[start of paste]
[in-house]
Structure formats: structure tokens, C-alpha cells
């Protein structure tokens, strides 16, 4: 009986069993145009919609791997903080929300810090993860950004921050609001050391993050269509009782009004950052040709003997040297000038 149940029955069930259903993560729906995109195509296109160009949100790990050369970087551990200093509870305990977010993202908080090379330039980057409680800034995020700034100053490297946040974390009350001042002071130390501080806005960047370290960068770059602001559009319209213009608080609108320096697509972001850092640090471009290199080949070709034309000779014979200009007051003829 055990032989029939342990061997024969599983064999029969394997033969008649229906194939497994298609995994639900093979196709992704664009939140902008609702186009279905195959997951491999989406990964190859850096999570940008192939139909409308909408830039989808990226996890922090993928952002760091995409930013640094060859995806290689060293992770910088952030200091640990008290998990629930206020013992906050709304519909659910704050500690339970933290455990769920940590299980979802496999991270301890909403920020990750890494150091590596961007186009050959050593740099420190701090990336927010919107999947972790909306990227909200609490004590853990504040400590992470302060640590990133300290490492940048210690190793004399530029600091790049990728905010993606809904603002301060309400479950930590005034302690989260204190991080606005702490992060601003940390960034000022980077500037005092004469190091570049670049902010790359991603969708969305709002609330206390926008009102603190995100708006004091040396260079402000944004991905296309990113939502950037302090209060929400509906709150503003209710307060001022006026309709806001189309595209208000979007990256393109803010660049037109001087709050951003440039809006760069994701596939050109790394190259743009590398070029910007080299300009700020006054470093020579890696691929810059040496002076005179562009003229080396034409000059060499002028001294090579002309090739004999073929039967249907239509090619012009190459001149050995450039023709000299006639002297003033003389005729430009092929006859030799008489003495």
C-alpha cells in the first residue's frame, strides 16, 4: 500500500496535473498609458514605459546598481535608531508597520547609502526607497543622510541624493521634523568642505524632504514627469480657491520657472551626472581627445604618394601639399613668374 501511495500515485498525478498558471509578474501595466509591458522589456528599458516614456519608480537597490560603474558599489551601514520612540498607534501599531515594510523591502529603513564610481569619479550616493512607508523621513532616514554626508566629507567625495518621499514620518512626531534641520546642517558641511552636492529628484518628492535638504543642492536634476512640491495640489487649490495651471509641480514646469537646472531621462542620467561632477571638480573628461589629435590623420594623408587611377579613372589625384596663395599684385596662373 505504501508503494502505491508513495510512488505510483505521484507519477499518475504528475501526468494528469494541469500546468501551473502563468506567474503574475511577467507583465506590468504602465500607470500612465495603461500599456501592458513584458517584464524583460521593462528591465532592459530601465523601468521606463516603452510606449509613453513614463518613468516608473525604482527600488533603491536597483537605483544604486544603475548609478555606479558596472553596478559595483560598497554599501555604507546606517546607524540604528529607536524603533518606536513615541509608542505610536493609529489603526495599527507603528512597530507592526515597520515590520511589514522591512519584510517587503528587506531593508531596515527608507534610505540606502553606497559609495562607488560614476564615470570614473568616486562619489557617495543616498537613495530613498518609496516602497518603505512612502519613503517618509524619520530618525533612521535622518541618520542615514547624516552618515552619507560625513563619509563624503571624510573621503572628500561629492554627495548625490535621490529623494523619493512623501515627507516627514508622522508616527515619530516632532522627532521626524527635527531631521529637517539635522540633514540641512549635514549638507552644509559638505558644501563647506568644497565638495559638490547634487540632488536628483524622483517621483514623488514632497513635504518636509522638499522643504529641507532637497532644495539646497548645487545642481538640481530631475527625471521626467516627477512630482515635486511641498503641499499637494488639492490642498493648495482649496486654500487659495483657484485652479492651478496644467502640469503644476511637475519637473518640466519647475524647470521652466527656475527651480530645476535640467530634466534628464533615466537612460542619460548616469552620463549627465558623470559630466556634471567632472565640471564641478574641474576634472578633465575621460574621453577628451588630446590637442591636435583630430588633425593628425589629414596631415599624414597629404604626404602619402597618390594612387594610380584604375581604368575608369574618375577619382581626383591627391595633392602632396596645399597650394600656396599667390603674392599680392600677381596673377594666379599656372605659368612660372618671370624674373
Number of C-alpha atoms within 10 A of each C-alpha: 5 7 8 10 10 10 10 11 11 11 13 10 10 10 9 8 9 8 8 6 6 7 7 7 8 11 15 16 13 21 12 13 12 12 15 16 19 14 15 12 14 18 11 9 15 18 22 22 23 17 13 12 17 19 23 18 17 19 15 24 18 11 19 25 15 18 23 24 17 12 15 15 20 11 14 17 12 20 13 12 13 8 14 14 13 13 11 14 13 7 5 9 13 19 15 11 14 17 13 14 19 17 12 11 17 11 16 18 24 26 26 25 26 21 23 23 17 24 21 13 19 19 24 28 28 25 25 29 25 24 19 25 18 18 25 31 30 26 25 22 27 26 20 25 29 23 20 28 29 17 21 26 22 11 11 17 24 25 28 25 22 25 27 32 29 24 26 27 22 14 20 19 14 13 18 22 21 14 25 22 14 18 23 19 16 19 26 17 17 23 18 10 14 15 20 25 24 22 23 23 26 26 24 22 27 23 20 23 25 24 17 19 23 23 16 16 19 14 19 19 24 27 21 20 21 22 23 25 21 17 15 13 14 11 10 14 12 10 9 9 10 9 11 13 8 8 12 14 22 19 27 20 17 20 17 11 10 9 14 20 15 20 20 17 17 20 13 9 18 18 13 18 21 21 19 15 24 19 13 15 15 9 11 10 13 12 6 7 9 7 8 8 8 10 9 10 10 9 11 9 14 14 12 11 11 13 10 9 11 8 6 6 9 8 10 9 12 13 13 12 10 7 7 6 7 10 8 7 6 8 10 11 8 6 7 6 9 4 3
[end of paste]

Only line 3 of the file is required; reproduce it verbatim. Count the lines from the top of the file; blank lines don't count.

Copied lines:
């Protein structure tokens, strides 16, 4: 009986069993145009919609791997903080929300810090993860950004921050609001050391993050269509009782009004950052040709003997040297000038 149940029955069930259903993560729906995109195509296109160009949100790990050369970087551990200093509870305990977010993202908080090379330039980057409680800034995020700034100053490297946040974390009350001042002071130390501080806005960047370290960068770059602001559009319209213009608080609108320096697509972001850092640090471009290199080949070709034309000779014979200009007051003829 055990032989029939342990061997024969599983064999029969394997033969008649229906194939497994298609995994639900093979196709992704664009939140902008609702186009279905195959997951491999989406990964190859850096999570940008192939139909409308909408830039989808990226996890922090993928952002760091995409930013640094060859995806290689060293992770910088952030200091640990008290998990629930206020013992906050709304519909659910704050500690339970933290455990769920940590299980979802496999991270301890909403920020990750890494150091590596961007186009050959050593740099420190701090990336927010919107999947972790909306990227909200609490004590853990504040400590992470302060640590990133300290490492940048210690190793004399530029600091790049990728905010993606809904603002301060309400479950930590005034302690989260204190991080606005702490992060601003940390960034000022980077500037005092004469190091570049670049902010790359991603969708969305709002609330206390926008009102603190995100708006004091040396260079402000944004991905296309990113939502950037302090209060929400509906709150503003209710307060001022006026309709806001189309595209208000979007990256393109803010660049037109001087709050951003440039809006760069994701596939050109790394190259743009590398070029910007080299300009700020006054470093020579890696691929810059040496002076005179562009003229080396034409000059060499002028001294090579002309090739004999073929039967249907239509090619012009190459001149050995450039023709000299006639002297003033003389005729430009092929006859030799008489003495």